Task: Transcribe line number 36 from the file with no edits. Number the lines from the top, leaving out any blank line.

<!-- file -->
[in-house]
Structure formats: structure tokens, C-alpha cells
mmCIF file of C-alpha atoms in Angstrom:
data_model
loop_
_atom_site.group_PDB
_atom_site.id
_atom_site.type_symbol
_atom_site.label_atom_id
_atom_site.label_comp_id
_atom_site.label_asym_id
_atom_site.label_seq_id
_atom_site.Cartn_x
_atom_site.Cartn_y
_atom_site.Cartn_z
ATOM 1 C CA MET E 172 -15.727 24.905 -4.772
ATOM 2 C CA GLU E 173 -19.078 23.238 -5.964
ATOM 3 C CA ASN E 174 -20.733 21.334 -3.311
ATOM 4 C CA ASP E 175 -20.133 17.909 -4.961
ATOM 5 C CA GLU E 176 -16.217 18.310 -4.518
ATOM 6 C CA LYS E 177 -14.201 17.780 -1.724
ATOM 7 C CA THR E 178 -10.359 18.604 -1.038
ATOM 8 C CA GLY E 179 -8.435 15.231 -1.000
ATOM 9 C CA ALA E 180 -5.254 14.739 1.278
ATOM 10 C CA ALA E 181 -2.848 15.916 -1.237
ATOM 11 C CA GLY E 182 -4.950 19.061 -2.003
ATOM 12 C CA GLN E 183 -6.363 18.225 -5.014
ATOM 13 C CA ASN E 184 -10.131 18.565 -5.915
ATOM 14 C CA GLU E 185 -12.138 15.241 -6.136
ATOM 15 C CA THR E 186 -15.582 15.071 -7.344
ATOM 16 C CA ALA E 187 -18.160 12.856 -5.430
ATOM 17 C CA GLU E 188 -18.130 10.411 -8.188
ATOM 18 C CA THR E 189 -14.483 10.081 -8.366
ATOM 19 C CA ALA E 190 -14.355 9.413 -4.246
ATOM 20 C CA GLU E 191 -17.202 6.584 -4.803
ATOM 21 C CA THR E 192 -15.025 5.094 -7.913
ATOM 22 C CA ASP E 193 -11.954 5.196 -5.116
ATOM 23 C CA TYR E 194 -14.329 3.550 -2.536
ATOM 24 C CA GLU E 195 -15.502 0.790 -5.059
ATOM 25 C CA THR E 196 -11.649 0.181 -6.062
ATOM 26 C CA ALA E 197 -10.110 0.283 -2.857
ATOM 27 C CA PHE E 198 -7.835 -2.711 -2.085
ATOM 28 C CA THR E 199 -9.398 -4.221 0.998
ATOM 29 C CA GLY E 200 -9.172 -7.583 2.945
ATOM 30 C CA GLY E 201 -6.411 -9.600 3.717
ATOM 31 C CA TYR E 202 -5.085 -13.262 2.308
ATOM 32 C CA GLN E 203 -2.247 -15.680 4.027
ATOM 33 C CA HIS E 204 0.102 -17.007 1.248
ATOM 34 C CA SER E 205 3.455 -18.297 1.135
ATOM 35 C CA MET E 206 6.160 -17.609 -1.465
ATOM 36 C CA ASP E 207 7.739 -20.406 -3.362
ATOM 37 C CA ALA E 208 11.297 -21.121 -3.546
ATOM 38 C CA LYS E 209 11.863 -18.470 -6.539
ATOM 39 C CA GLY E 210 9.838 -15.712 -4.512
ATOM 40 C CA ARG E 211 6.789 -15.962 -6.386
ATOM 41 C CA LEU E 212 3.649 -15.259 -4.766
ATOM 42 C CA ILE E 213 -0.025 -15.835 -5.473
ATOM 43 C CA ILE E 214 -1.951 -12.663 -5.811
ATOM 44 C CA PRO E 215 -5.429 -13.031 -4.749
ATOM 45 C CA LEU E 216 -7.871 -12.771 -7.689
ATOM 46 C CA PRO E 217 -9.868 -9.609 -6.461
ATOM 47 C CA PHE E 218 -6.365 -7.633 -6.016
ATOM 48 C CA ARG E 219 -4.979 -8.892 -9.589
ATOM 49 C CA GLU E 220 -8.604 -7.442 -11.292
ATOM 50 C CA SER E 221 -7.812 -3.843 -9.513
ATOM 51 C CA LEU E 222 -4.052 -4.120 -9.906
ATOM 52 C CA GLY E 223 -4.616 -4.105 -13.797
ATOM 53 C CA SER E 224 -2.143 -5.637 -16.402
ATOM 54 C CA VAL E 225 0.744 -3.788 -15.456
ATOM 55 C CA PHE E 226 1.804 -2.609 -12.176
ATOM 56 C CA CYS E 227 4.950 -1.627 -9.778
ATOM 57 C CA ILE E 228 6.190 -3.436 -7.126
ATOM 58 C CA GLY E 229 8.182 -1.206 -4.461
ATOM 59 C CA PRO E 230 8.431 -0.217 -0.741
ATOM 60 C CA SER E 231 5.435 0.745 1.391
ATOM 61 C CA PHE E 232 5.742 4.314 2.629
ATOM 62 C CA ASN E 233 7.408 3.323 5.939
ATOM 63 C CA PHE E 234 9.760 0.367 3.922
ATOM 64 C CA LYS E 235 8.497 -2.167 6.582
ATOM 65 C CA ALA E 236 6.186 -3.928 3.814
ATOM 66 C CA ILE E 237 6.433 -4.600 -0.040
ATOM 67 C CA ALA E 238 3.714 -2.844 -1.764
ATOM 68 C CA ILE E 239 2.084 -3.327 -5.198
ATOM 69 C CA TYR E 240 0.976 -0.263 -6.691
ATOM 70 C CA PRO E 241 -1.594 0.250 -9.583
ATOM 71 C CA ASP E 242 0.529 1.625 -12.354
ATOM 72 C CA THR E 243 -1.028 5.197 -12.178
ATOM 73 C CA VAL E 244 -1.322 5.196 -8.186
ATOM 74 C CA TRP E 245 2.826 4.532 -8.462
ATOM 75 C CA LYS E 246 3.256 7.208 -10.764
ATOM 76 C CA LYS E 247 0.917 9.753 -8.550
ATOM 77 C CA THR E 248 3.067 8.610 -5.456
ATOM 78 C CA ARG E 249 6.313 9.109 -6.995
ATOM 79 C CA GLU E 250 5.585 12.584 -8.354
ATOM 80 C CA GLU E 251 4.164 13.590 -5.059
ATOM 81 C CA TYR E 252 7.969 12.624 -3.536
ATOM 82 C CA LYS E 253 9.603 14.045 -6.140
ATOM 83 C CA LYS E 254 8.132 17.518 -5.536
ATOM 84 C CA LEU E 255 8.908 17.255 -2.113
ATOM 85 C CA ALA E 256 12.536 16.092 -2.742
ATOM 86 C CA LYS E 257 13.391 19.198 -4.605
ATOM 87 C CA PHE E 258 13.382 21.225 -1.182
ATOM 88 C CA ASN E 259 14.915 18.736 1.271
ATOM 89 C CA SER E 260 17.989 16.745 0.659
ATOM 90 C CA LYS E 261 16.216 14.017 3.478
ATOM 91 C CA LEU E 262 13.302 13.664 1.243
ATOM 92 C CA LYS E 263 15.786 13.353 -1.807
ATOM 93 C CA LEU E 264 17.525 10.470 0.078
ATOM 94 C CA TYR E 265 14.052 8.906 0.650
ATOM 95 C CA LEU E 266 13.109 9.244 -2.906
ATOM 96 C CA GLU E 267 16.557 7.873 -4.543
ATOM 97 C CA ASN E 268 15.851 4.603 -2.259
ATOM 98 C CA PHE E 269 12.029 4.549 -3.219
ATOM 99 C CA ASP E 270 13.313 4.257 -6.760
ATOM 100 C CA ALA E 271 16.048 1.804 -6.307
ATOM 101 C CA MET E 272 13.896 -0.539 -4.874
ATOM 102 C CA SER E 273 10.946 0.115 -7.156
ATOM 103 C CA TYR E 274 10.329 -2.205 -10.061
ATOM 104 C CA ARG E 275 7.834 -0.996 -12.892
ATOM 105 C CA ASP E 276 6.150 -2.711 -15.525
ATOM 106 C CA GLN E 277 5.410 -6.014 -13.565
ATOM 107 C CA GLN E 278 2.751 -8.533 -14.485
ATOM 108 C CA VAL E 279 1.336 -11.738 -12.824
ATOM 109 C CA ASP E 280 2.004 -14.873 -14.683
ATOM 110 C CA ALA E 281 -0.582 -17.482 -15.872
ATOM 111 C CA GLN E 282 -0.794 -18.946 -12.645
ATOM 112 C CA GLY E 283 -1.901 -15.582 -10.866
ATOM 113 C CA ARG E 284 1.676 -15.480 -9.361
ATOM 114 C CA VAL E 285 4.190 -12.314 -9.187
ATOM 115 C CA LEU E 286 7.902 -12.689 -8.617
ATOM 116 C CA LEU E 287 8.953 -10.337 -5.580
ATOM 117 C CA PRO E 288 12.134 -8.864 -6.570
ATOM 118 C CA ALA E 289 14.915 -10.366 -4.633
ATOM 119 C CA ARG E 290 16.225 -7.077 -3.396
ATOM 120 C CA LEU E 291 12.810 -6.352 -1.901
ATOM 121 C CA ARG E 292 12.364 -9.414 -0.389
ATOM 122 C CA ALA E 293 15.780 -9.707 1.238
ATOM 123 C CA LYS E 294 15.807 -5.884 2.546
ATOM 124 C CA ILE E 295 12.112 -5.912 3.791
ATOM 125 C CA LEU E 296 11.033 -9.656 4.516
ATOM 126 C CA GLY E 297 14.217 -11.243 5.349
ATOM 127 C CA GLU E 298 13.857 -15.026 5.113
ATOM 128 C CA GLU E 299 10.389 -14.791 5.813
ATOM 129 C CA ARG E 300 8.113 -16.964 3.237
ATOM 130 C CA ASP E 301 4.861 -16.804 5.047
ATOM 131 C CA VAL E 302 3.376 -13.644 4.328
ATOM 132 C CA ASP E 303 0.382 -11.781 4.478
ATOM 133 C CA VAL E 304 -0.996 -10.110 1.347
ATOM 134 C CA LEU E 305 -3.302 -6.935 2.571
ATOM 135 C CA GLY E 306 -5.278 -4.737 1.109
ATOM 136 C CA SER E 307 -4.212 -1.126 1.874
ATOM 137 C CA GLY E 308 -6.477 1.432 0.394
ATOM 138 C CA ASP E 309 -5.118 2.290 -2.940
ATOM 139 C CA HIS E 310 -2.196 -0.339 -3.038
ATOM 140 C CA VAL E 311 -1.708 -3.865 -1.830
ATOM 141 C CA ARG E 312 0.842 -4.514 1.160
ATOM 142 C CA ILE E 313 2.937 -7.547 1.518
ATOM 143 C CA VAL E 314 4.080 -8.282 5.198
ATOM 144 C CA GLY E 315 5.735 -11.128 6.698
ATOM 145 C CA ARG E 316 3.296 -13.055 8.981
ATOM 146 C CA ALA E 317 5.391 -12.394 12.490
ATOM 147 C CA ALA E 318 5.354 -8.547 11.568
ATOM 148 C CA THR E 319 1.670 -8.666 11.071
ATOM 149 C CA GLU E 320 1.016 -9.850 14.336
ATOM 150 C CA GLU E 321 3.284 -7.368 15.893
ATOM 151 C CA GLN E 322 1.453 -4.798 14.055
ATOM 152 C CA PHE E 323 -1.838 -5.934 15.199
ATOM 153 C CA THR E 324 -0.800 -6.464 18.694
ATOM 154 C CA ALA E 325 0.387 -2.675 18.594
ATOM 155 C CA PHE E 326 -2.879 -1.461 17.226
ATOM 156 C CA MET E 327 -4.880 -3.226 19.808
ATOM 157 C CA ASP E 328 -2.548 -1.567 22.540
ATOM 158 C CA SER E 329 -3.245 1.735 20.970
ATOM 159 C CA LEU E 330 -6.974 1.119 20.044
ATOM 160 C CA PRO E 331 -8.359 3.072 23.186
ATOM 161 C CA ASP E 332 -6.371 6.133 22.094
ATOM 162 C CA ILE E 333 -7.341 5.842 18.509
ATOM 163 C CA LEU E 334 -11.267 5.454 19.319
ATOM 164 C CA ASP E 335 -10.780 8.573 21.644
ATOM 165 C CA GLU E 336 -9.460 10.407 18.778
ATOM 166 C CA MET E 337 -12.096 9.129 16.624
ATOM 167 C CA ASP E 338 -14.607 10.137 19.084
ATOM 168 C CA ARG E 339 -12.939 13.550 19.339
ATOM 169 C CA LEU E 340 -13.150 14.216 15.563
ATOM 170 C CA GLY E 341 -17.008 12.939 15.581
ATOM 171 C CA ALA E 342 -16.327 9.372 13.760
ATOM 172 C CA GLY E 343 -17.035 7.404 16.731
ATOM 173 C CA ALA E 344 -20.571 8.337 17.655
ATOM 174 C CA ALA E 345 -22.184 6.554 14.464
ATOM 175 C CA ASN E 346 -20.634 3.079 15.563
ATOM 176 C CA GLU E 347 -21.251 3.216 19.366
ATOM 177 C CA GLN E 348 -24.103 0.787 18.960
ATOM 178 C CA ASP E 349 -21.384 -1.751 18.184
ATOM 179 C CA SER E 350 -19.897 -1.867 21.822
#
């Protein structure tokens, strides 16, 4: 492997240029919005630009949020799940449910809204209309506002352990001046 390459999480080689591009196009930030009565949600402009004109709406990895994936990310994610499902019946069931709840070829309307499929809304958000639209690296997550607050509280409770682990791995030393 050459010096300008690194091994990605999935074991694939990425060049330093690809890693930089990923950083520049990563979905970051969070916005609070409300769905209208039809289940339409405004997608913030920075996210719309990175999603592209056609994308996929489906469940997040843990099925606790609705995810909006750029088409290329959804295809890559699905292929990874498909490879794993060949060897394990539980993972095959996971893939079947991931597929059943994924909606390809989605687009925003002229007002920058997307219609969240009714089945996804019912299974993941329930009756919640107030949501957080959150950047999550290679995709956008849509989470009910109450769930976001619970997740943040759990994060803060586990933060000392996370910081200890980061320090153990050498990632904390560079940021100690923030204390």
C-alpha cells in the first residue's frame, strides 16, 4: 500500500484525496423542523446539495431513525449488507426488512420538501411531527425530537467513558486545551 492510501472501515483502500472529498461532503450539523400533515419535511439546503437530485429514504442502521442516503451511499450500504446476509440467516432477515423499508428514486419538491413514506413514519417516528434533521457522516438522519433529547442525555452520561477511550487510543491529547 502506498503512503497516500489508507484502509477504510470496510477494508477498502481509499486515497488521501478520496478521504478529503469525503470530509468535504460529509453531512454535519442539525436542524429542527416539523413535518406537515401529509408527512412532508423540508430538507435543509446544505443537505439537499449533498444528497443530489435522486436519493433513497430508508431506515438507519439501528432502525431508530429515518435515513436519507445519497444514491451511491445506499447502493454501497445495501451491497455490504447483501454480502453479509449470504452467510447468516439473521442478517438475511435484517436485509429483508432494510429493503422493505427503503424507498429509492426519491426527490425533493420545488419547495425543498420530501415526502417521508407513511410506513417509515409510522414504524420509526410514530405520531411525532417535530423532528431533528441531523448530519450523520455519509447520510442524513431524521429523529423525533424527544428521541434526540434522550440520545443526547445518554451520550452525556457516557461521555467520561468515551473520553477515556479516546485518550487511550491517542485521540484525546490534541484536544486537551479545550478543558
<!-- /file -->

ATOM 21 C CA THR E 192 -15.025 5.094 -7.913